December 7th, 2006


Splash 22

Yesterday, I swam for the first time in my life.

Okay, maybe "swimming" is not the exact technical term for what I was doing. Lying back in the water of the Winter Bathing Ship, clasping a buoyant blue and yellow multi-ply polyester floatation board under my chin, and propelling myself backwards with a splashing commotion around my feet may not qualify as "swimming". But it certainly felt like an amazing new experience for me. To be mobile in water, using muscles I didn't even suspect I had... and not drown!

Type "learning to swim" into Google image search and all you'll see are images of children. But somehow I never learned to swim when I was a kid. Terrified of getting water on my face, wary of the bullying that went on in changing rooms and shower rooms at my tough boarding school, I opted out of every physical activity I possibly could, preferring to lurk upstairs in the Senior Common Room with David Bowie and T. Rex records. Even when we lived in Greece and made regular trips to Athens beach Xenia I somehow failed to learn to swim, preferring to lie on a lilo (and when I got tipped into the brine I basically just swallowed gulps of salt water and sea weed and lashed out for the shore as best I could).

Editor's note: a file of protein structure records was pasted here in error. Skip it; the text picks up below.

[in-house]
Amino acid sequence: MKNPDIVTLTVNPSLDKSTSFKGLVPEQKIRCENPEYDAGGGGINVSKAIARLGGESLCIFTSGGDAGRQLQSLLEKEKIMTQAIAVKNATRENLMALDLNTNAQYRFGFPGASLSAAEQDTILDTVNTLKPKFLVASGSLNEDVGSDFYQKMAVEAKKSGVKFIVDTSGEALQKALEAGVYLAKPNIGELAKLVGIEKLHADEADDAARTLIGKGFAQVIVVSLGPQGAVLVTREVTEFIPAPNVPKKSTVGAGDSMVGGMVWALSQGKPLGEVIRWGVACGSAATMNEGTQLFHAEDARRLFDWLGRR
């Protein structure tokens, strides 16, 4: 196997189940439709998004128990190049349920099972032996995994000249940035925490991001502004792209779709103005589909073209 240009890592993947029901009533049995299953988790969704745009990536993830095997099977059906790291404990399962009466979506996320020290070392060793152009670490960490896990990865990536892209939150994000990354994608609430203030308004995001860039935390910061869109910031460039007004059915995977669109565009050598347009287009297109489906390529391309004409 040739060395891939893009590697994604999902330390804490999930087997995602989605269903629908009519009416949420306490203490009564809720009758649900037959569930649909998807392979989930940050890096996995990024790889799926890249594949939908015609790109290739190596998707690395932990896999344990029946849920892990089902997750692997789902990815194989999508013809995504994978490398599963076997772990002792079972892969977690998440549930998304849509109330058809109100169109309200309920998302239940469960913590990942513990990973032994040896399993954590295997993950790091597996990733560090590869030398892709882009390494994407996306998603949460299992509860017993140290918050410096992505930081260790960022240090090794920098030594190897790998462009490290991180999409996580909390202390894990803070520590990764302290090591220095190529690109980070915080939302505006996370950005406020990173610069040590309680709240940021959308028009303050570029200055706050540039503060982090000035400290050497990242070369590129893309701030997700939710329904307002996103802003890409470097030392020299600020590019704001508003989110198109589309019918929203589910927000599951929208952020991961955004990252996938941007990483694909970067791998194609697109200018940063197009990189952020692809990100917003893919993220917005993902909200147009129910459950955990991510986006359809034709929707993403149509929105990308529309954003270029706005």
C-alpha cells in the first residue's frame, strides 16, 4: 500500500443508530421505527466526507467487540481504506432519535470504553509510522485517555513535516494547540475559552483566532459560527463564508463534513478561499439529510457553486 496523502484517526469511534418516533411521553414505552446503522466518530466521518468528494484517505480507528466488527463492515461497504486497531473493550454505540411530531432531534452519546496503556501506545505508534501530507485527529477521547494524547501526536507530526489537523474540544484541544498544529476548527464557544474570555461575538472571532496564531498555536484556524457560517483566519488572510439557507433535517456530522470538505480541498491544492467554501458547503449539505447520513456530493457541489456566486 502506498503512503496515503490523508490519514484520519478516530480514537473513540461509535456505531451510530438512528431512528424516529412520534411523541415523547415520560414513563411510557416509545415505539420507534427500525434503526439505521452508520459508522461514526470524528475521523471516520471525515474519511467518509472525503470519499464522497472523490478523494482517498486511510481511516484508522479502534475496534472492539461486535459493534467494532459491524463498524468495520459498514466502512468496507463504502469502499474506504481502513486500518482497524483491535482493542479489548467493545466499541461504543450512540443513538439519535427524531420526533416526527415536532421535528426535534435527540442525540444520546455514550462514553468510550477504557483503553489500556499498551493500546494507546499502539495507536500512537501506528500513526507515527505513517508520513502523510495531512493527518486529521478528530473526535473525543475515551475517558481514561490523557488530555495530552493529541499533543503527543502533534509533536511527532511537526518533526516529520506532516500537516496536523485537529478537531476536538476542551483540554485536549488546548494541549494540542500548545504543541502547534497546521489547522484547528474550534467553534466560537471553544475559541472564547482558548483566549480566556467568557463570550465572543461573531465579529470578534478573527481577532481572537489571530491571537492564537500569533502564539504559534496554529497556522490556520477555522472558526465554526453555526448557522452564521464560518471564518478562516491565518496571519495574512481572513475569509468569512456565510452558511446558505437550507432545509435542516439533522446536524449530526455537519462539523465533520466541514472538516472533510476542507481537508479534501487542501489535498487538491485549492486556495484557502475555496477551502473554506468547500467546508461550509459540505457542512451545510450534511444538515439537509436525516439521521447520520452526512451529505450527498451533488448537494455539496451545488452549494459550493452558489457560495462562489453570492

So it was pretty amazing to find myself, for the first time, as a mammal suspended in water, transformed into a kind of kicking frog, an amphibian. It felt very natural to coast backwards through the water, as a naked Hisae shouted encouragements. Unfortunately, someone else was shouting. It was a member of the Badeschiff staff. "Hallo! Hallo!" (Being halloed is always bad in Germany, it's the liberal democratic Achtung!) "Can you swim?" Stupidly I answered in the negative. "Then I'm afraid you must come out immediately. This pool is 2 metres deep. Non-swimmers are not allowed."

Argh! Catch 22! I can't swim, so when I try to learn I'm stopped because... I can't swim. What I should have said, clearly, was "Yes, I can swim. After a fashion, and in my own style. Actually, I was taught by otters. I have certificates of proficiency from the otters -- I reached Otter Level 6 -- but don't usually carry them with me when I'm naked."